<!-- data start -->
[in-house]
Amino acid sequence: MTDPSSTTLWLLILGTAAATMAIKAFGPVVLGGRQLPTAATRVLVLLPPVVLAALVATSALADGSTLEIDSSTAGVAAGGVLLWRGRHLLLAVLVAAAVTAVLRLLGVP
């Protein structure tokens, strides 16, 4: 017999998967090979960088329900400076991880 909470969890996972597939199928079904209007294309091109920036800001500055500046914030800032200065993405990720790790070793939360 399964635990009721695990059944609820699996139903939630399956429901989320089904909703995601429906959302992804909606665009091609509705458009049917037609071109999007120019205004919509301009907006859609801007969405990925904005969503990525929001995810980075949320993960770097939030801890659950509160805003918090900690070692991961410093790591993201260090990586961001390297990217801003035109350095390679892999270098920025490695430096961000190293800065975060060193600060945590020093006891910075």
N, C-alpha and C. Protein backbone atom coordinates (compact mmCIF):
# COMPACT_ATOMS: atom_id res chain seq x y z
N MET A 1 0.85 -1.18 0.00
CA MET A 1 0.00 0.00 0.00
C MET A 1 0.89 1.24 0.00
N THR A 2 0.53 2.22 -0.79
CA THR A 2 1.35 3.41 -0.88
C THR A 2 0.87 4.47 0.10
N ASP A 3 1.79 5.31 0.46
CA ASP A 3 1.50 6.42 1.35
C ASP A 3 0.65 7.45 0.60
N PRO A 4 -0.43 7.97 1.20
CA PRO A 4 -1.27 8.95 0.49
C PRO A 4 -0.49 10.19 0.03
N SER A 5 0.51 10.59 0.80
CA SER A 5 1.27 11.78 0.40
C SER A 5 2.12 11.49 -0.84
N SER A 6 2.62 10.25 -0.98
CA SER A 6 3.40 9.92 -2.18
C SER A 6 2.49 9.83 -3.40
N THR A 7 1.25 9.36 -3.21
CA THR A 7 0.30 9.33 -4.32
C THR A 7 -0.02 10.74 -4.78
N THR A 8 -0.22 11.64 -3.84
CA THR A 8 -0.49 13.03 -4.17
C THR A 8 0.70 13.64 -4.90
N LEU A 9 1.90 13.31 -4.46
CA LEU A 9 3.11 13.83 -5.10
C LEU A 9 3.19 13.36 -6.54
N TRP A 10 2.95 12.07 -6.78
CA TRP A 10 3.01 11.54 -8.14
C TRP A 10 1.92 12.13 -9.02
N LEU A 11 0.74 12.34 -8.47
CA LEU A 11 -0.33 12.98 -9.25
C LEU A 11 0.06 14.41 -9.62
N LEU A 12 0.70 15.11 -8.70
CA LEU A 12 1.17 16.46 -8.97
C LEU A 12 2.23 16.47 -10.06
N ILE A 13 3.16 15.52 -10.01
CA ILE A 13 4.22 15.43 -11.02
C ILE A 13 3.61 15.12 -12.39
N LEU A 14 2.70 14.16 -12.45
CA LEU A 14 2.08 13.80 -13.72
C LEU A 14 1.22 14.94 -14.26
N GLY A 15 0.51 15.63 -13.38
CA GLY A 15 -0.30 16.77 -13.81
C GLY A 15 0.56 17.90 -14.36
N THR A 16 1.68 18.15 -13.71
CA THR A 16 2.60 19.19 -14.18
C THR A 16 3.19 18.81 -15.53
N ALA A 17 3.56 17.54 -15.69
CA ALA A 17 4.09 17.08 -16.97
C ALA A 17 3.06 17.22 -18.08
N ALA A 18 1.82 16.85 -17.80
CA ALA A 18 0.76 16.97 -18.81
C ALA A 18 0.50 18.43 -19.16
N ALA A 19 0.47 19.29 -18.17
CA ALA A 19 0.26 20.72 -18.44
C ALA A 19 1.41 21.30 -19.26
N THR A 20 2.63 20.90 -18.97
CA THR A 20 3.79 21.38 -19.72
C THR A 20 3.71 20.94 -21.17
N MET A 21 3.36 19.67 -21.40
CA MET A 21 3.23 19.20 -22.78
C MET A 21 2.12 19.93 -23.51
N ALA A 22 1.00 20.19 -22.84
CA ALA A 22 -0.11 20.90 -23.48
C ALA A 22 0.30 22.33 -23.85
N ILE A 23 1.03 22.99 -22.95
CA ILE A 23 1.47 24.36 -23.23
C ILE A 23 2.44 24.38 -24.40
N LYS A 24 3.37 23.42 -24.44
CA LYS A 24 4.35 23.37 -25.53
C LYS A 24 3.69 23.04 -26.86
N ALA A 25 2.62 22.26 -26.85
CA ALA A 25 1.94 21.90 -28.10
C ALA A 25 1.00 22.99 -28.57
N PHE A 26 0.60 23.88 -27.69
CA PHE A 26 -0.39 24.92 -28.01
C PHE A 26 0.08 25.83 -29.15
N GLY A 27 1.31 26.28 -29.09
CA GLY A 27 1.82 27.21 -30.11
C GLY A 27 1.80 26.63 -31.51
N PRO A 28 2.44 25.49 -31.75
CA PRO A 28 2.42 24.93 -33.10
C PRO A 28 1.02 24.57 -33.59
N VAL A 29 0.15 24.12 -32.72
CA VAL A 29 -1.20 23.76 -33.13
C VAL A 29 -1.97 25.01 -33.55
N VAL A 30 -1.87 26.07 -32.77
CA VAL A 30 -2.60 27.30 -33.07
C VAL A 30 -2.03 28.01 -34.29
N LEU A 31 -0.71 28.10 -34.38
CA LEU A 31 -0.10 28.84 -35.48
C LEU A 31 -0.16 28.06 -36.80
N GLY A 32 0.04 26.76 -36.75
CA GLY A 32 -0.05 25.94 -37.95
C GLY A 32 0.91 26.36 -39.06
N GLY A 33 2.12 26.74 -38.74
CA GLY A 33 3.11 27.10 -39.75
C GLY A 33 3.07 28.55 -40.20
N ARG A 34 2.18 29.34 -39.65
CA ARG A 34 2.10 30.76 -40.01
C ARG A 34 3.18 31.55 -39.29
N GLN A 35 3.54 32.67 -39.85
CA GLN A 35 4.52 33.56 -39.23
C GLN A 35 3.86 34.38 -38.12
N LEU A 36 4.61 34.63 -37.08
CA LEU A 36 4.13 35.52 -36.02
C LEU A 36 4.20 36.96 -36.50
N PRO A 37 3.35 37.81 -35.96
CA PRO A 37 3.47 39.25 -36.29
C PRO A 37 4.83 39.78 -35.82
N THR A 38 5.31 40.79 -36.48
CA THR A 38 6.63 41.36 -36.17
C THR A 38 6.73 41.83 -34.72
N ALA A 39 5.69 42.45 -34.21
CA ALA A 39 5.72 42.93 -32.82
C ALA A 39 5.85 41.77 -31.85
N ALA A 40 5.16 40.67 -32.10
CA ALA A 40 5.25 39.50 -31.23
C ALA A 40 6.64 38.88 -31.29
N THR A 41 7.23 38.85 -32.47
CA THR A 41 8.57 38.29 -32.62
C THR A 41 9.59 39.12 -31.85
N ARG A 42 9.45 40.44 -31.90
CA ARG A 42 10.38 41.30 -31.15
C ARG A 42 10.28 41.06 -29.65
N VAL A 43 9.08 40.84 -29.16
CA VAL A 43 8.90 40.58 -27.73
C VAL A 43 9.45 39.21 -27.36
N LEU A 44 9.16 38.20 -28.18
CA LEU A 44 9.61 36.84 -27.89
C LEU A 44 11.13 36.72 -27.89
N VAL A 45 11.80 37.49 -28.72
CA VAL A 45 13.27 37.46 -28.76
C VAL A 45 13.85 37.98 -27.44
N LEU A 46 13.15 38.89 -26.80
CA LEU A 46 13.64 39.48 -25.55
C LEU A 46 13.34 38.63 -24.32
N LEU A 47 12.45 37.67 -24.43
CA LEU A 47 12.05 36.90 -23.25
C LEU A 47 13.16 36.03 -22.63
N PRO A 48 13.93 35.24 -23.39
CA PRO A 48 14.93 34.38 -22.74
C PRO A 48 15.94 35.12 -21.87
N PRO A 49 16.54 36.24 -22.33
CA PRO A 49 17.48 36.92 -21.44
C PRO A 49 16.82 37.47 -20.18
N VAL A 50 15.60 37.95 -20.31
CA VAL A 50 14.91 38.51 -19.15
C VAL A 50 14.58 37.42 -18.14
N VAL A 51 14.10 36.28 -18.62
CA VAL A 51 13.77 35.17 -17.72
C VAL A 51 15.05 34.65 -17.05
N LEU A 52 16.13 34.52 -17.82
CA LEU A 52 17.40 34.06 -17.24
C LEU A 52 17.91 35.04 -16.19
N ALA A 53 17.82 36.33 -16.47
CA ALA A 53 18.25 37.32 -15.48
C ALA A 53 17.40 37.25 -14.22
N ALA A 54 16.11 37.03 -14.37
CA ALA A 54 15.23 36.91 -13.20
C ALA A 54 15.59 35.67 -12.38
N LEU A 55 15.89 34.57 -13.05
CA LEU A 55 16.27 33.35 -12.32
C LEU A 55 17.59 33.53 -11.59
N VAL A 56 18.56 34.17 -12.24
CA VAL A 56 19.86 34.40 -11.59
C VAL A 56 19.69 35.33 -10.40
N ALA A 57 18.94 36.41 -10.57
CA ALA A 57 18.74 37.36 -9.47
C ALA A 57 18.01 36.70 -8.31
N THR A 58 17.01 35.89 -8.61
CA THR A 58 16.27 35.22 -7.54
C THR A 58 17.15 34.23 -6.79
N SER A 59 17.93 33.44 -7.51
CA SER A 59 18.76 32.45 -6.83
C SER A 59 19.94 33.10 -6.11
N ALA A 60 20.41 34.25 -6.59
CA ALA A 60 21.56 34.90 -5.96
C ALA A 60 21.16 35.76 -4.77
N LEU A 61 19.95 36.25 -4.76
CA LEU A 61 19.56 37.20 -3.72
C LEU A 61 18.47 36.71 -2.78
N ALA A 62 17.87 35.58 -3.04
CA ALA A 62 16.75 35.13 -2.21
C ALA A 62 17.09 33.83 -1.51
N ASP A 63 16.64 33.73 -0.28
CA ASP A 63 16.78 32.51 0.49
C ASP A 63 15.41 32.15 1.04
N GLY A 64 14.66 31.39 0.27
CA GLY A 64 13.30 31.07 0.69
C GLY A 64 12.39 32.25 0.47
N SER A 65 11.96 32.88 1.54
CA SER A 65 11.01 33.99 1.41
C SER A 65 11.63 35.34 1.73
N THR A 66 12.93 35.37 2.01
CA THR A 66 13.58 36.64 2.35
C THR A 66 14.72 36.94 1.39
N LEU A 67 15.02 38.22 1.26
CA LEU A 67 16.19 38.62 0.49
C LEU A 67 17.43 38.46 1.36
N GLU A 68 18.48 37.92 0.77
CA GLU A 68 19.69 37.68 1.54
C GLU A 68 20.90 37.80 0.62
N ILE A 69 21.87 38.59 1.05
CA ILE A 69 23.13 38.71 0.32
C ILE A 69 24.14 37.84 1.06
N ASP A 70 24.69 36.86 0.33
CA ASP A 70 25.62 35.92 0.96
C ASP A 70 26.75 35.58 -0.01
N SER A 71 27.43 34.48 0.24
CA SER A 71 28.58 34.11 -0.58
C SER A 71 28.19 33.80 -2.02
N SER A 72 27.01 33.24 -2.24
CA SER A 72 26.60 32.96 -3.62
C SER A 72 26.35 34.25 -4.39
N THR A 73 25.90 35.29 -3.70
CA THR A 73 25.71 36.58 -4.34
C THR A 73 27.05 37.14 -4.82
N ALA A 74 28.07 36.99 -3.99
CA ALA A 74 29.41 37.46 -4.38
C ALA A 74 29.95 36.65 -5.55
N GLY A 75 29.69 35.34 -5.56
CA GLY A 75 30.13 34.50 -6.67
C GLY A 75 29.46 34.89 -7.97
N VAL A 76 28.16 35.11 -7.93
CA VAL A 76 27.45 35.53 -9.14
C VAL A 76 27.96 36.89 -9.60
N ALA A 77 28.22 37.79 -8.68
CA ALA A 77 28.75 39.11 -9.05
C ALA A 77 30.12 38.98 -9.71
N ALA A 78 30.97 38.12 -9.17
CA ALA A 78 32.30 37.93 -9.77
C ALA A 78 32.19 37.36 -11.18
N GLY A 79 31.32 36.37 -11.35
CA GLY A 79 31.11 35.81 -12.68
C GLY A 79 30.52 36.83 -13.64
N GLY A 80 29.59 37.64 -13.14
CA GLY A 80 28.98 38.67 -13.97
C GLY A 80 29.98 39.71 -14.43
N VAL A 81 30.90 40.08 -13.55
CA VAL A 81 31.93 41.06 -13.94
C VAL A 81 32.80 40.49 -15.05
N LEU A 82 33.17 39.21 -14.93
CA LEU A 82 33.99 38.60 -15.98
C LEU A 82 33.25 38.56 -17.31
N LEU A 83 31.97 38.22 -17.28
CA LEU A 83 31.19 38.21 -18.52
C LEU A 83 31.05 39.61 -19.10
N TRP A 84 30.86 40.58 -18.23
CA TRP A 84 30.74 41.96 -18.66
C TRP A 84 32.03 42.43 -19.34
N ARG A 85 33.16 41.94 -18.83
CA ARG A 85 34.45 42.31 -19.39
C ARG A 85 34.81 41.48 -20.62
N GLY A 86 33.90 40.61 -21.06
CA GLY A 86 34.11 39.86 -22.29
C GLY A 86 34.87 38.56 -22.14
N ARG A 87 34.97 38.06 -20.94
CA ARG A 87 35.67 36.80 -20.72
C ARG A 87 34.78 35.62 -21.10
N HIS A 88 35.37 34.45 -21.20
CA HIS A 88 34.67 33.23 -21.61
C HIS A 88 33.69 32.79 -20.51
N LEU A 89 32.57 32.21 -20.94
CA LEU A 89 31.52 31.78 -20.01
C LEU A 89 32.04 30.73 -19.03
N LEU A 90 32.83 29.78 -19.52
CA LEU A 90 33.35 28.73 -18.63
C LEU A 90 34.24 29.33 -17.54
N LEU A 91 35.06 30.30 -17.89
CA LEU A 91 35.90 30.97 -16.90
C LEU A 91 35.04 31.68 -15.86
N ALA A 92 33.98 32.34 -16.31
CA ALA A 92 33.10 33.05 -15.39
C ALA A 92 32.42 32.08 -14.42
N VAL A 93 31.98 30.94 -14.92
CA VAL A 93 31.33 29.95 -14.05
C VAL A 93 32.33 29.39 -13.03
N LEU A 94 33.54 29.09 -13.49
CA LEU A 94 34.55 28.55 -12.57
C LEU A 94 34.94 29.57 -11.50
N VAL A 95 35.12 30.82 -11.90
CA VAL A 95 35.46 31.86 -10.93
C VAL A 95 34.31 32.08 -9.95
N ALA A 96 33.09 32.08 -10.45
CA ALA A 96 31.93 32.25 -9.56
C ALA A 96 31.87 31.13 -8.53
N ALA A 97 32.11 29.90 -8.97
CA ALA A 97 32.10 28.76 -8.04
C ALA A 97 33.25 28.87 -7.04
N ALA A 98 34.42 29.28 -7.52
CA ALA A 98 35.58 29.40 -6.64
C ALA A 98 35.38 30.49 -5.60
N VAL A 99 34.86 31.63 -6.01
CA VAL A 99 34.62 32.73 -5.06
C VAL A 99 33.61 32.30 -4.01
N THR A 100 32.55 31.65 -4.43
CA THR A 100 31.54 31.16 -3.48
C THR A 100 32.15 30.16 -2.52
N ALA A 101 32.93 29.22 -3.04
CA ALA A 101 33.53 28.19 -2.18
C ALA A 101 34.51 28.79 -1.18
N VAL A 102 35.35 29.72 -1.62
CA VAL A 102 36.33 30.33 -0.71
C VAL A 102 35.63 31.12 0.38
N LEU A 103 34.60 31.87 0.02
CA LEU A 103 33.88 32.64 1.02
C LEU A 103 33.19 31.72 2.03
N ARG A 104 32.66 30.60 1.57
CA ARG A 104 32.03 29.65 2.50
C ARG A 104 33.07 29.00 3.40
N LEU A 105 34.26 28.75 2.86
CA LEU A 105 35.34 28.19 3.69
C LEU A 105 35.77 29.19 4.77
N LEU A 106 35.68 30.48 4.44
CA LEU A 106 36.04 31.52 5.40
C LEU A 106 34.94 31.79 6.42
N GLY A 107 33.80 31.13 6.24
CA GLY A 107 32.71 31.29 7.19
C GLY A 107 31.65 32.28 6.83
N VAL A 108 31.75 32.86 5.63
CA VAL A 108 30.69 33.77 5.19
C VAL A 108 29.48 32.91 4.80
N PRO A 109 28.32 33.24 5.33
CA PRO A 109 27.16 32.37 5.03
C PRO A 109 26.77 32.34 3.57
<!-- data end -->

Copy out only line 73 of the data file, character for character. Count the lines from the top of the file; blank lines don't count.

CA ILE A 23 1.47 24.36 -23.23